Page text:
Nuclear technology is a major base-load power-generating source and accounted for 10.5% of global power generation in 2017 as per GlobalData, a leading data and analytics company.

The nuclear power sector is growing in many countries as demand for electricity increases. The company’s latest report ‘Nuclear Power – Thematic Report’ reveals that some 31 countries are currently operating nuclear reactors for their electricity generation. Countries with significant nuclear power capacity are the US, France, Japan, China, Russia, South Korea, Canada, and Ukraine, with more than ten gigawatts (GW) installed capacity each. Germany, the UK, Sweden, India, Spain, Belgium, and Taiwan have five to ten GW installed nuclear power capacity each.

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The global cumulative installed nuclear power capacity in 2010 was 376GW, of which more than 100GW was in the US alone. In 2011, this reduced slightly in the aftermath of the Fukushima disaster as a few reactors in Japan were permanently shut down. Several reactors in Germany were also shut down in the same year as part of the initial steps by the country to phase out nuclear power. During the period 2012–2017, the total cumulative installed capacity increased by about 18GW to 392 GW despite a few plants having been shut down around the world, thanks to new additions in China exceeding 30GW.

The figure below provides the global nuclear-installed capacity and year-on-year (YoY) growth rate during the period 2010–2030. It is expected that the cumulative installed capacity for nuclear power will grow at a compound annual growth rate (CAGR) of 2.4% during the period 2017-2030 to reach 536GW by 2030. The number of nuclear power installations is also expected to increase during the forecast period.

The top 10 nuclear power generating countries accounted for around 84% of the world’s total cumulative installed nuclear power capacity in 2017. The US and France are the leading nuclear power markets, with shares of around 30.2% and 19.0%, respectively, of the world’s cumulative installed nuclear power capacity.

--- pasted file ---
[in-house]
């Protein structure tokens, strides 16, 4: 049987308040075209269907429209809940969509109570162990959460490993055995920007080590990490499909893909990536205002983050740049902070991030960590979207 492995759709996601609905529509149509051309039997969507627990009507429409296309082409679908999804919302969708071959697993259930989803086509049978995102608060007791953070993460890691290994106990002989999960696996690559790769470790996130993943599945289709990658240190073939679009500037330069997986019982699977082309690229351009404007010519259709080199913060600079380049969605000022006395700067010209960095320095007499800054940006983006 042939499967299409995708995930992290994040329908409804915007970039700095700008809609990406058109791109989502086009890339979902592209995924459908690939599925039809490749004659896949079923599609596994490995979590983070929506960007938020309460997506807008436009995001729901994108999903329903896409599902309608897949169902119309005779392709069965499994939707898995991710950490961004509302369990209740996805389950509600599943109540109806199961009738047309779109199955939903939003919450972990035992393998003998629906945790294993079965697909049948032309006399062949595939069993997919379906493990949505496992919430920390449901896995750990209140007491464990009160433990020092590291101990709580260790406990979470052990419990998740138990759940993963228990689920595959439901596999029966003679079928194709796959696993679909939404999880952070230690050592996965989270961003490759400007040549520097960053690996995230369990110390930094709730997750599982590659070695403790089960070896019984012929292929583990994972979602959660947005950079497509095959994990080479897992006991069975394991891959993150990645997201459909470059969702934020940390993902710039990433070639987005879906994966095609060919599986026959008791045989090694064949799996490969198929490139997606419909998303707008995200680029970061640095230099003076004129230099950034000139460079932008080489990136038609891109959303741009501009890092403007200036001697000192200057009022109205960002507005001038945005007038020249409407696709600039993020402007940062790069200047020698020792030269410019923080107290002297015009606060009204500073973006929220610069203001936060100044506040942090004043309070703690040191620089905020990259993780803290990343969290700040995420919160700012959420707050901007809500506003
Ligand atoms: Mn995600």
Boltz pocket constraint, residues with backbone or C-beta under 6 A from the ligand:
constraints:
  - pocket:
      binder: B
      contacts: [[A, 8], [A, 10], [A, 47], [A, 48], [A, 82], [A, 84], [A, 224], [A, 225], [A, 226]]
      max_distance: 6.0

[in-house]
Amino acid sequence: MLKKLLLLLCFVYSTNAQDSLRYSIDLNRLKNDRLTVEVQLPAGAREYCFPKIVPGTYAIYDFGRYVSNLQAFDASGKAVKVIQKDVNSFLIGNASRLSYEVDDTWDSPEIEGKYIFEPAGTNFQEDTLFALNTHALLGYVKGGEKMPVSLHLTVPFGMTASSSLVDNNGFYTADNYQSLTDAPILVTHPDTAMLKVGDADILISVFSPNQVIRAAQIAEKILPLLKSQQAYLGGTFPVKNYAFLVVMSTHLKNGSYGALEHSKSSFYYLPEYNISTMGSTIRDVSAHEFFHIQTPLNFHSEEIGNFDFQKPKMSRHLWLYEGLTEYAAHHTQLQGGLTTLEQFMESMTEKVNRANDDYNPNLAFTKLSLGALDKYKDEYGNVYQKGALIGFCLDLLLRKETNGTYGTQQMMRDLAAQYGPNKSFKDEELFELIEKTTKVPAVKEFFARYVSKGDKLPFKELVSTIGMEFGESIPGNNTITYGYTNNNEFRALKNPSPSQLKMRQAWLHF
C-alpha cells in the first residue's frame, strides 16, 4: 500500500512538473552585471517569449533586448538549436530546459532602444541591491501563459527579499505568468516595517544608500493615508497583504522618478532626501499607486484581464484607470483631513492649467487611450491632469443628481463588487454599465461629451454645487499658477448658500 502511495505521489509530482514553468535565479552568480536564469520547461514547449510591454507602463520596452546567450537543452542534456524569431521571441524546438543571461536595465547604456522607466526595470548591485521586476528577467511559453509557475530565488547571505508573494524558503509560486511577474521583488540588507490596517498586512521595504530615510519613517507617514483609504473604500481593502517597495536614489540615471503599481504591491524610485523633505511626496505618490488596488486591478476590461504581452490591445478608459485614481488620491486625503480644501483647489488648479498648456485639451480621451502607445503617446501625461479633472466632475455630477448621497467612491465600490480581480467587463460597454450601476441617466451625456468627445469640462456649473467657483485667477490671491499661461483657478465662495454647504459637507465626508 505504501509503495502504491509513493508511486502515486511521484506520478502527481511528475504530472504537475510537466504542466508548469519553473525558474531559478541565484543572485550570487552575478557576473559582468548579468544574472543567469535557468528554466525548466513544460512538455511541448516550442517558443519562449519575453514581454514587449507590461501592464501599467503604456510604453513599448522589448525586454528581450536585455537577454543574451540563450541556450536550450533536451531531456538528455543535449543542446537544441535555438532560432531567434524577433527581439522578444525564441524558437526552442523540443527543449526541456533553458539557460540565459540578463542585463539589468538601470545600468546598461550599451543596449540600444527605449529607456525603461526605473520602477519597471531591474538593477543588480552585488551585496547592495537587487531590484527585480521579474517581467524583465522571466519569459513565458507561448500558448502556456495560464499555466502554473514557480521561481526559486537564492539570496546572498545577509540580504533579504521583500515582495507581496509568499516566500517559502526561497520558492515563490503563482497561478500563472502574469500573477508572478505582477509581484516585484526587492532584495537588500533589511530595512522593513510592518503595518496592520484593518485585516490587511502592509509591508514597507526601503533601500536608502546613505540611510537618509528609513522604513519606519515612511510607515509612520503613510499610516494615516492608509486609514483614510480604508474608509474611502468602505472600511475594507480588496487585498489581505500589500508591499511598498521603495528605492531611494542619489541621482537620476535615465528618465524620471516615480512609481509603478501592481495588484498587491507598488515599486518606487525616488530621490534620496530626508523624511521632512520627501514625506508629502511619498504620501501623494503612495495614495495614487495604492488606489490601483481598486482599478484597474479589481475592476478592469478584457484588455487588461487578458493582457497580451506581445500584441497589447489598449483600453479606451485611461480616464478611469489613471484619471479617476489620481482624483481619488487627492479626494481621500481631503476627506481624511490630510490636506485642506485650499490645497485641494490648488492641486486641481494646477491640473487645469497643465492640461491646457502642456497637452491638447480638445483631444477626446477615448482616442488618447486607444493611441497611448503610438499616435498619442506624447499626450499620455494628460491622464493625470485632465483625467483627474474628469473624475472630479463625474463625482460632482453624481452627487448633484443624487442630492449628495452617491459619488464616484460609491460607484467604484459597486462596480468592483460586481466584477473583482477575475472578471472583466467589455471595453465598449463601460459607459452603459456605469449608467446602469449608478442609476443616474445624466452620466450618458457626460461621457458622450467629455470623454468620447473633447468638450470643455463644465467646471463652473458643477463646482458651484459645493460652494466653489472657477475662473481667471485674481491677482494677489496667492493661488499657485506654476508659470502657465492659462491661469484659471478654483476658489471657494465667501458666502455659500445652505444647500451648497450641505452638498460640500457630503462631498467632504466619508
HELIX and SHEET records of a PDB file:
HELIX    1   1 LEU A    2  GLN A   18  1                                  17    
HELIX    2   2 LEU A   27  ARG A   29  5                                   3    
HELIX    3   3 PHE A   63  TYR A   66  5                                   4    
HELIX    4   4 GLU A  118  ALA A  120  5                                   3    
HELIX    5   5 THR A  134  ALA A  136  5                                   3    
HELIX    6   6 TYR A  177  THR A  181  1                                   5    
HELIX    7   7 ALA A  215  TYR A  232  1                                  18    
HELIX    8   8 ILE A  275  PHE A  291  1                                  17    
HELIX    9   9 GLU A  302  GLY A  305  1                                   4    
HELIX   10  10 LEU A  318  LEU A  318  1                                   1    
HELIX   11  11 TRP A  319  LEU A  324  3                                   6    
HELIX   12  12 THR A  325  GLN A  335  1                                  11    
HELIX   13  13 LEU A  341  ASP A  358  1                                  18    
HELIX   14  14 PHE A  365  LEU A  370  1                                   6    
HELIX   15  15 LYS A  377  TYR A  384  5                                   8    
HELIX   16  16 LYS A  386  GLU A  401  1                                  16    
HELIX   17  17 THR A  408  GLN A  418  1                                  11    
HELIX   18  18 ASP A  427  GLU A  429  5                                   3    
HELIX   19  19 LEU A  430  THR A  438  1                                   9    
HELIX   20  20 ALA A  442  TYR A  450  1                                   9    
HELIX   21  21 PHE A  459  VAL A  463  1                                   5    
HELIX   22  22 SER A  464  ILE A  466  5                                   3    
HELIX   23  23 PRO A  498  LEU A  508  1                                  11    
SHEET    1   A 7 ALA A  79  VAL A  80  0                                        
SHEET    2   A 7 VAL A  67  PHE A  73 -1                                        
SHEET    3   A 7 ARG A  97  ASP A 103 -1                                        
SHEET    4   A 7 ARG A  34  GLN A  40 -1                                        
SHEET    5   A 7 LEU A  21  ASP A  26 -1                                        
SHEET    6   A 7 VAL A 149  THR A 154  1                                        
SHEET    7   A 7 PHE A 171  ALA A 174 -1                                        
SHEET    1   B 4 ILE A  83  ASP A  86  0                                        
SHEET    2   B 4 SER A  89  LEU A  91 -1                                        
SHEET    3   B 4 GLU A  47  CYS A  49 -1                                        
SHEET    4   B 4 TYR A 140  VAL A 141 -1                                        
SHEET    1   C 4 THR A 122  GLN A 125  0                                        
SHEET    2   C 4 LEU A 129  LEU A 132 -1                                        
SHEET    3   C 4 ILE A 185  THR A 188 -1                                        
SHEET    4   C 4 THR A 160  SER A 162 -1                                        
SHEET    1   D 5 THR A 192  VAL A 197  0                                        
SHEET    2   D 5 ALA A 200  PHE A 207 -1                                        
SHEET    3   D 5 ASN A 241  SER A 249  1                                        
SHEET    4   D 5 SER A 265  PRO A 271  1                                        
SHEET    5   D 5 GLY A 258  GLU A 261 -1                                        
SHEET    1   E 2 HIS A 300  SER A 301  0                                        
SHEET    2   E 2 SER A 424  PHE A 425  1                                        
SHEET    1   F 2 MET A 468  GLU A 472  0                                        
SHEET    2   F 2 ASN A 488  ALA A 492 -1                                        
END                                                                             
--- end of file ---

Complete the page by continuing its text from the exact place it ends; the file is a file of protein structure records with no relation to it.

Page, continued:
Some countries that currently have little to no nuclear power capacity look at the technology as a viable option to increase their energy independence and the diversity of their energy portfolio. Turkey, the UAE, Egypt, Saudi Arabia, Vietnam, and Poland currently have no nuclear power capacity but have upcoming capacity in different stages of completion.

A number of major M&A deals occurred during the period 2015–2018. Notably, Brookfield Business Partners, a business services and industrials company, completed the acquisition of Westinghouse, a leading nuclear energy company and a subsidiary of Toshiba. The completion of this acquisition indicates an important milestone for Westinghouse as it successfully surfaced from Chapter 11 bankruptcy.

In January 2018, China’s two major nuclear power companies – China Nuclear Engineering & Construction Corporation, a provider of nuclear-related construction and engineering services, and China National Nuclear Corp, a state-owned nuclear technology company – were involved in a merger, as the country is continuing with the consolidation of its state-owned enterprises to decrease overcapacity and enhance operating efficiency.

Advanced technologies are expected to drive the future of the nuclear power market. The technologies that will benefit those nuclear reactors that are expected to be commissioned in the near future are Generation IV reactors, European pressurized reactors (EPRs), and small modular reactors (SMRs).